Adenanthos species (Proteaceae) in phosphorus-impoverished environments use a variety of phosphorus-acquisition strategies and achieve high-phosphorus-use efficiency

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Abstract

Background and Aims Soils in south-western Australia are severely phosphorus (P) impoverished, and plants in this region have evolved a variety of P-acquisition strategies. Phosphorus acquisition by Adenanthos cygnorum (Proteaceae) is facilitated by P-mobilizing neighbours which allows it to extend its range of habitats. However, we do not know if other Adenanthos species also exhibit a strategy based on facilitation for P acquisition in P-impoverished environments.Methods We collected leaf and soil samples of Adenanthos barbiger, A. cuneatus, A. meisneri, A. obovatus, A. sericeus and Adenanthos sp. Whicher Range (G.J. Keighery 9736) growing in their natural habitats at different locations within the severely P-limited megadiverse environment of south-western Australia. Hydroponic experiments were conducted to collect the carboxylates exuded by cluster roots. Pot experiments in soil were carried out to measure rhizosheath phosphatase activity.Key Results We found no evidence for facilitation of P uptake in any of the studied Adenanthos species. Like most Proteaceae, A. cuneatus, A. meisneri, A. obovatus, A. sericeus and Adenanthos sp. Whicher Range (G.J. Keighery 9736) expressed P-mining strategies, including the formation of cluster roots. Cluster roots of A. obovatus were less effective than those of the other four Adenanthos species. In contrast to what is known for most Proteaceae, we found no cluster roots for A. barbiger. This species probably expressed a post-fire P-acquisition strategy. All Adenanthos species used P highly efficiently for photosynthesis, like other Proteaceae in similar natural habitats.Conclusions Adenanthos is the first genus of Proteaceae found to express multiple P-acquisition strategies. The diversity of P-acquisition strategies in these Proteaceae, coupled with similarly diverse strategies in Fabaceae and Myrtaceae, demonstrates that caution is needed in making family- or genus-wide extrapolations about the strategies exhibited in severely P-impoverished megadiverse ecosystems.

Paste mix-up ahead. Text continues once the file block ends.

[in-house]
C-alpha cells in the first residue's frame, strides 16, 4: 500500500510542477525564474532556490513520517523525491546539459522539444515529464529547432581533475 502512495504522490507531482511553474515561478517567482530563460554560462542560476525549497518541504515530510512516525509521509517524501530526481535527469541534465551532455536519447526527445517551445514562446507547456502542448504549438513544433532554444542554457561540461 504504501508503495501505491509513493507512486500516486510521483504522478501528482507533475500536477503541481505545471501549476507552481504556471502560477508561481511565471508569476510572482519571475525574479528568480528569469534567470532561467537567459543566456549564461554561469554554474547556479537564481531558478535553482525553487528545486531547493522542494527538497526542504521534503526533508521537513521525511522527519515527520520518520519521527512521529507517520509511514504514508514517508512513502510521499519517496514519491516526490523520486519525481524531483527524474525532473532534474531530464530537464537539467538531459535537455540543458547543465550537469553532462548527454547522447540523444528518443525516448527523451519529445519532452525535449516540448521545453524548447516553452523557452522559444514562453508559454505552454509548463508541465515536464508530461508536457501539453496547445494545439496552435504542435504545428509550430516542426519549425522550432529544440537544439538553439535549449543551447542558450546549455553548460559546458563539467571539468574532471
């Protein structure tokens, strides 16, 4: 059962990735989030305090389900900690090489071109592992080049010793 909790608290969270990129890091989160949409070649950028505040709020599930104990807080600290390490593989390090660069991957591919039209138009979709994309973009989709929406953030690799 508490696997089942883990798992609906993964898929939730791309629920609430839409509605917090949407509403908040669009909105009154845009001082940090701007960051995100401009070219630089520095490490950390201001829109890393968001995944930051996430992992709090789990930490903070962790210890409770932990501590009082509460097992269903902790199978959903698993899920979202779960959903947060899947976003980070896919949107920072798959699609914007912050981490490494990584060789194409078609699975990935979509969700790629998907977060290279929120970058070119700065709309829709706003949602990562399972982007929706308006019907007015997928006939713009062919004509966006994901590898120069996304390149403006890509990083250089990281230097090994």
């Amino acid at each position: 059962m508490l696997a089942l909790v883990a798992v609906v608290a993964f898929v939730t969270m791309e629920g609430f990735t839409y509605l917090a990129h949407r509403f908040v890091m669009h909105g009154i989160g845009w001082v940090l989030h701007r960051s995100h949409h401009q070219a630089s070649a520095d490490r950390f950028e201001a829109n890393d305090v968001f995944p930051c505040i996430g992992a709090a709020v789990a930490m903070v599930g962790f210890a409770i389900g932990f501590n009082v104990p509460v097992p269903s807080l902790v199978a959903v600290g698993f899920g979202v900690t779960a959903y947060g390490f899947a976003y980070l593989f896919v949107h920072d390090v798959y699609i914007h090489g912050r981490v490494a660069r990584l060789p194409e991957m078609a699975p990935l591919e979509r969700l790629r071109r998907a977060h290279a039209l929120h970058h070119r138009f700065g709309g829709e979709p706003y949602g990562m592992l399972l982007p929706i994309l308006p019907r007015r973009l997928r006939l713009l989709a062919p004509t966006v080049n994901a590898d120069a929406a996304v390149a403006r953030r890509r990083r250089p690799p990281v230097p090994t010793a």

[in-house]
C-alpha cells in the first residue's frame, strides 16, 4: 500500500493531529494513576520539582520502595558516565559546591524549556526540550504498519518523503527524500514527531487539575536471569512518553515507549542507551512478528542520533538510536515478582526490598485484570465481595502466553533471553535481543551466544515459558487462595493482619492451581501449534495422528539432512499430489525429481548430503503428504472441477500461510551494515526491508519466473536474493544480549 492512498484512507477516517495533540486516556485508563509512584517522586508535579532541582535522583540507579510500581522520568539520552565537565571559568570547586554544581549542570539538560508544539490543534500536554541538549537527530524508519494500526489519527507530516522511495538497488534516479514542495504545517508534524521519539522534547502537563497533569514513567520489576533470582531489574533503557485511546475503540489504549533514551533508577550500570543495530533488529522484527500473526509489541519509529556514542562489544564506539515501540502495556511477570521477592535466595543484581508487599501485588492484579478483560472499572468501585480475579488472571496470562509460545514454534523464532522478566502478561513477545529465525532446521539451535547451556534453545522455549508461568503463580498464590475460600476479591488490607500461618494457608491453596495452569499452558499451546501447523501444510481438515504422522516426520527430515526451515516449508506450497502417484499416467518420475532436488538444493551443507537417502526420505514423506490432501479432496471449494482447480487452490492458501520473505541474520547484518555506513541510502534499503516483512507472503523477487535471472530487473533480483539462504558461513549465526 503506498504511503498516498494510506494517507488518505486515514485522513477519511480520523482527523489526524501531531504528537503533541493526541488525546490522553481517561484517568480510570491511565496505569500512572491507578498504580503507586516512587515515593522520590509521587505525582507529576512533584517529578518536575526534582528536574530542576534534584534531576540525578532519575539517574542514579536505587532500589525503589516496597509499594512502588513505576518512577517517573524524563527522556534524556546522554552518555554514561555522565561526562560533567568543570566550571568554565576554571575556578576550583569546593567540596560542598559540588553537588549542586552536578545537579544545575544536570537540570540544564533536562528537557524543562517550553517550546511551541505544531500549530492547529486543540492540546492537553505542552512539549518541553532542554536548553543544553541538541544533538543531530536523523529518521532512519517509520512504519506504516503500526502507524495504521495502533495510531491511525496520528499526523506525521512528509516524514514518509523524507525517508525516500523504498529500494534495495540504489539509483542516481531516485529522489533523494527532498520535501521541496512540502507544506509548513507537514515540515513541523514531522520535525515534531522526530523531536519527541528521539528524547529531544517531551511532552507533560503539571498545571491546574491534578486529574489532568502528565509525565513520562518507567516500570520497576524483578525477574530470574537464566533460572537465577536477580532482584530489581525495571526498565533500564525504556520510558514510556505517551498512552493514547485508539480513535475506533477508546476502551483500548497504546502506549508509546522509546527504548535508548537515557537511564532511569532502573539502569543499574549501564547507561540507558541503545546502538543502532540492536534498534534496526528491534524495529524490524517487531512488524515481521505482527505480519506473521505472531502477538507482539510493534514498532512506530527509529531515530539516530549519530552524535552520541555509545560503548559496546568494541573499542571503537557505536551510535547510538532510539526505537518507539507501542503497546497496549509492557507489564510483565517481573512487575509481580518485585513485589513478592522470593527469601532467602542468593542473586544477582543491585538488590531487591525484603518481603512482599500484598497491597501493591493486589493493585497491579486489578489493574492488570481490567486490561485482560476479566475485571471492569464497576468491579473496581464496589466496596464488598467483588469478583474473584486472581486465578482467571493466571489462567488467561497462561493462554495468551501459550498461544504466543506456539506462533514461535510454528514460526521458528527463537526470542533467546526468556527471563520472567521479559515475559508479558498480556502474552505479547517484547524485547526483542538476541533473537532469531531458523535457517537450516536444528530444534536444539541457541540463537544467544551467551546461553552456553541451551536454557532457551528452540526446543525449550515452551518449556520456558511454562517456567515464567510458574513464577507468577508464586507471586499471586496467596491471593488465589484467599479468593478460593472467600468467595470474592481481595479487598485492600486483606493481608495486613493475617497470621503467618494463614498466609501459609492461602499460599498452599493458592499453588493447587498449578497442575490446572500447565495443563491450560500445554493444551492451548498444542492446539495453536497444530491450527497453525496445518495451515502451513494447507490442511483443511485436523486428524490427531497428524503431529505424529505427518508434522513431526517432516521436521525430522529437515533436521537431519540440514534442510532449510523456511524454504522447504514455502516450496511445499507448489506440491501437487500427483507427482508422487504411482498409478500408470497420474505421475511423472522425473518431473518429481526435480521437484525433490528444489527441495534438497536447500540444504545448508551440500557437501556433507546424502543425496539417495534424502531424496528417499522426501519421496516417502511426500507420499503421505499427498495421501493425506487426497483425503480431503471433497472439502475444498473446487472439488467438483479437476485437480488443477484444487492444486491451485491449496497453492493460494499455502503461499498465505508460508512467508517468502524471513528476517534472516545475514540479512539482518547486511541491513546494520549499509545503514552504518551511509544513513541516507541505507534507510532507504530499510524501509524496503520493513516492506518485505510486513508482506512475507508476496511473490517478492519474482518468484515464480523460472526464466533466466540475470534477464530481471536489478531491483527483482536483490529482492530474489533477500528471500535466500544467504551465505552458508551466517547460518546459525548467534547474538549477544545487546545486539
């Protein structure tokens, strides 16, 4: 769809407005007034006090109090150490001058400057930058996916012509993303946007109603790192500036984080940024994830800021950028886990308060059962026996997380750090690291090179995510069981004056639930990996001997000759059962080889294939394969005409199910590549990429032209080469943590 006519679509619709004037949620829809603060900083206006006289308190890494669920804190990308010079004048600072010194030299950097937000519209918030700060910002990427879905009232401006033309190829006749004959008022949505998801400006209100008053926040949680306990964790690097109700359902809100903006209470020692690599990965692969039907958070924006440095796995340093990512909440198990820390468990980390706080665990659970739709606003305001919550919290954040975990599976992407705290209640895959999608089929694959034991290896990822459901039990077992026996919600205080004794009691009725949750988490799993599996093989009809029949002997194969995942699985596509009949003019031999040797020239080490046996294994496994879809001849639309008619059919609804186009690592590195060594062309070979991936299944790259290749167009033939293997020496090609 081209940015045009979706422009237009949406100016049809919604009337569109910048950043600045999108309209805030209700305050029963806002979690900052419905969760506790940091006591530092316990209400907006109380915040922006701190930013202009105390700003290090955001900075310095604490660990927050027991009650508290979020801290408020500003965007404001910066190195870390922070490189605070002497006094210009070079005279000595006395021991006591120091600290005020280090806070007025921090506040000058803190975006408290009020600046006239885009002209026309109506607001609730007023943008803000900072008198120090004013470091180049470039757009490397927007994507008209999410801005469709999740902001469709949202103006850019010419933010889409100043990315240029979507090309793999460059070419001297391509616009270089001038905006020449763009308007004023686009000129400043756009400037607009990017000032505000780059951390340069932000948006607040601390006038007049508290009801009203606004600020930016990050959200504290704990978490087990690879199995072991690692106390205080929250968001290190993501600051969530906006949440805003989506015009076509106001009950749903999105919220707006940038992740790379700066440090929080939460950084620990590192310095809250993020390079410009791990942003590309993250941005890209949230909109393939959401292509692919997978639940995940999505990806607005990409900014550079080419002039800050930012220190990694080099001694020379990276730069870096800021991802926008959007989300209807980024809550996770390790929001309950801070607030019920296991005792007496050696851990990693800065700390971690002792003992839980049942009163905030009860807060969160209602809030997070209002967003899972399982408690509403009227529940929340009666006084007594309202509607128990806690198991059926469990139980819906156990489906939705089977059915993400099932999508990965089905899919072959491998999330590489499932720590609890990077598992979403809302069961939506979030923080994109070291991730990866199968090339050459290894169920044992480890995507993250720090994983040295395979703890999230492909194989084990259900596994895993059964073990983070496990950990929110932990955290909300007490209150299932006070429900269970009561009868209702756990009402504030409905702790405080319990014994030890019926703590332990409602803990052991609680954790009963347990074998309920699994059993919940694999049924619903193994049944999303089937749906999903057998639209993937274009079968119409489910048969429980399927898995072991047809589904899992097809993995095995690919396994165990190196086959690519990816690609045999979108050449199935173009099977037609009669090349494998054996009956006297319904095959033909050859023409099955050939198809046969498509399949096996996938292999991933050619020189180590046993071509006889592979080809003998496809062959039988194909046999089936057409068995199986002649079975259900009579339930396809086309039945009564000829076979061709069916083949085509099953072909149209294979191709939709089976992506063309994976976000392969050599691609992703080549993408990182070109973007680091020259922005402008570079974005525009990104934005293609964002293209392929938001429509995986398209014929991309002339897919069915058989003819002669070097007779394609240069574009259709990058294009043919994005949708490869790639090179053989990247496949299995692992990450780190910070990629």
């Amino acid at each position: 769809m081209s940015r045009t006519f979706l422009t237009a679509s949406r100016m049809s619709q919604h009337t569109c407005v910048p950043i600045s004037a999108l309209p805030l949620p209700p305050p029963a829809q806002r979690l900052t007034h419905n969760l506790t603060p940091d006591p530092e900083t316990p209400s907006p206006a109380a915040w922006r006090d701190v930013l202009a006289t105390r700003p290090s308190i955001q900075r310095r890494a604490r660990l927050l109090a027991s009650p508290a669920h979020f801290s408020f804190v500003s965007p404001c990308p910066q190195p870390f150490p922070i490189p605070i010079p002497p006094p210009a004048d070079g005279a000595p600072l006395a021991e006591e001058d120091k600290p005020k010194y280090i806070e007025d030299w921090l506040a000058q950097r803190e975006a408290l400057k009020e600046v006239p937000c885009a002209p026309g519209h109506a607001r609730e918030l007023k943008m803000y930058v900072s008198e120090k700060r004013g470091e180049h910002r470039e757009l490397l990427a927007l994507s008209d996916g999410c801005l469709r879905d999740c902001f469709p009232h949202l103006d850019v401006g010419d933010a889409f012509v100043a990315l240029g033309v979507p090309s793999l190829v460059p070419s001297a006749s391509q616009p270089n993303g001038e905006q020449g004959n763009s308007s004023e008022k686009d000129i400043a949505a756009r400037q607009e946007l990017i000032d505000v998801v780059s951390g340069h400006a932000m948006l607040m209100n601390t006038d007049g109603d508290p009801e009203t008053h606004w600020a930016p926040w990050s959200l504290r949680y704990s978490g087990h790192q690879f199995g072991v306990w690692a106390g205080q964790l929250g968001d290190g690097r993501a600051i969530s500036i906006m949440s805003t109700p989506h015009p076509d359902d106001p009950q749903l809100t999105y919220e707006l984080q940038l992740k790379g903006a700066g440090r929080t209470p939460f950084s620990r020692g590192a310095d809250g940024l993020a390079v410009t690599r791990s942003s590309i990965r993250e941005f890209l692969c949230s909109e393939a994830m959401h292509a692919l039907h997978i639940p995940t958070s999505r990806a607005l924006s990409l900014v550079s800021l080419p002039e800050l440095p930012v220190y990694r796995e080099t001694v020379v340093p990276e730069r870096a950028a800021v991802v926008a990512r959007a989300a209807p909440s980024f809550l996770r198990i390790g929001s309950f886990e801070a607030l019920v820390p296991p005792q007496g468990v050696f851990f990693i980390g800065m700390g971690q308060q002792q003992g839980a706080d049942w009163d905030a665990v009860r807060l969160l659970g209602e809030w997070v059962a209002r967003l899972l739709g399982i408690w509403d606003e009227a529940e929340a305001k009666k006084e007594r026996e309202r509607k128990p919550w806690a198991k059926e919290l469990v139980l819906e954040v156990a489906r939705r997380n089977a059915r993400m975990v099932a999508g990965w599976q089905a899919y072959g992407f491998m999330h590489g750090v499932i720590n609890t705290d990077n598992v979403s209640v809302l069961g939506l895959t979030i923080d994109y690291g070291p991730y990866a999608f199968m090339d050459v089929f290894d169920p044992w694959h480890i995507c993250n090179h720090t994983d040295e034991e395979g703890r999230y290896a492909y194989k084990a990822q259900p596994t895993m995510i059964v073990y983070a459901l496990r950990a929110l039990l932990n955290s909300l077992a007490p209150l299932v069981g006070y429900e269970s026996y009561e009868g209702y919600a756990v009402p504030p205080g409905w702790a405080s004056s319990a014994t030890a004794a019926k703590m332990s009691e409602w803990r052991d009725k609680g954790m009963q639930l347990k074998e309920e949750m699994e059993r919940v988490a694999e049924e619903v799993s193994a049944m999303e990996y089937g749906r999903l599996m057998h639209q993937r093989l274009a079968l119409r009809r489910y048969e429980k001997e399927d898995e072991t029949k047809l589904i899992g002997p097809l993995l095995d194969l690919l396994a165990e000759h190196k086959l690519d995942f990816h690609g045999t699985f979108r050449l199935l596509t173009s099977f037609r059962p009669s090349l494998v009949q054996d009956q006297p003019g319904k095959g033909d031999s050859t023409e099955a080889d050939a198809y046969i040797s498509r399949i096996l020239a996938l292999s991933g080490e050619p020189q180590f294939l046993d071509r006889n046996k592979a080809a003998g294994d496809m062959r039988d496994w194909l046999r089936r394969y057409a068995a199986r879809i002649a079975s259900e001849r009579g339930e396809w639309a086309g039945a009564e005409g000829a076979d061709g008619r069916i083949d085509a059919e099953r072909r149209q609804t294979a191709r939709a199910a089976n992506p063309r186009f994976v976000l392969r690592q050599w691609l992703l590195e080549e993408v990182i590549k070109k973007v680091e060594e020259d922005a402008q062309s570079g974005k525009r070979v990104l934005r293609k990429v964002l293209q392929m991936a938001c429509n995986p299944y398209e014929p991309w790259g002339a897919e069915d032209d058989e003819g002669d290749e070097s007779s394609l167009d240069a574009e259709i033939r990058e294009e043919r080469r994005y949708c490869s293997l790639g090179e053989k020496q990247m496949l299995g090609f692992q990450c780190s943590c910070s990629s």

Original languageEnglish
Pages (from-to)483-494
Number of pages12
JournalAnnals of Botany
Volume133
Issue number3
Early online dateFeb 2024
DOIs
Publication statusPublished - 1 Mar 2024

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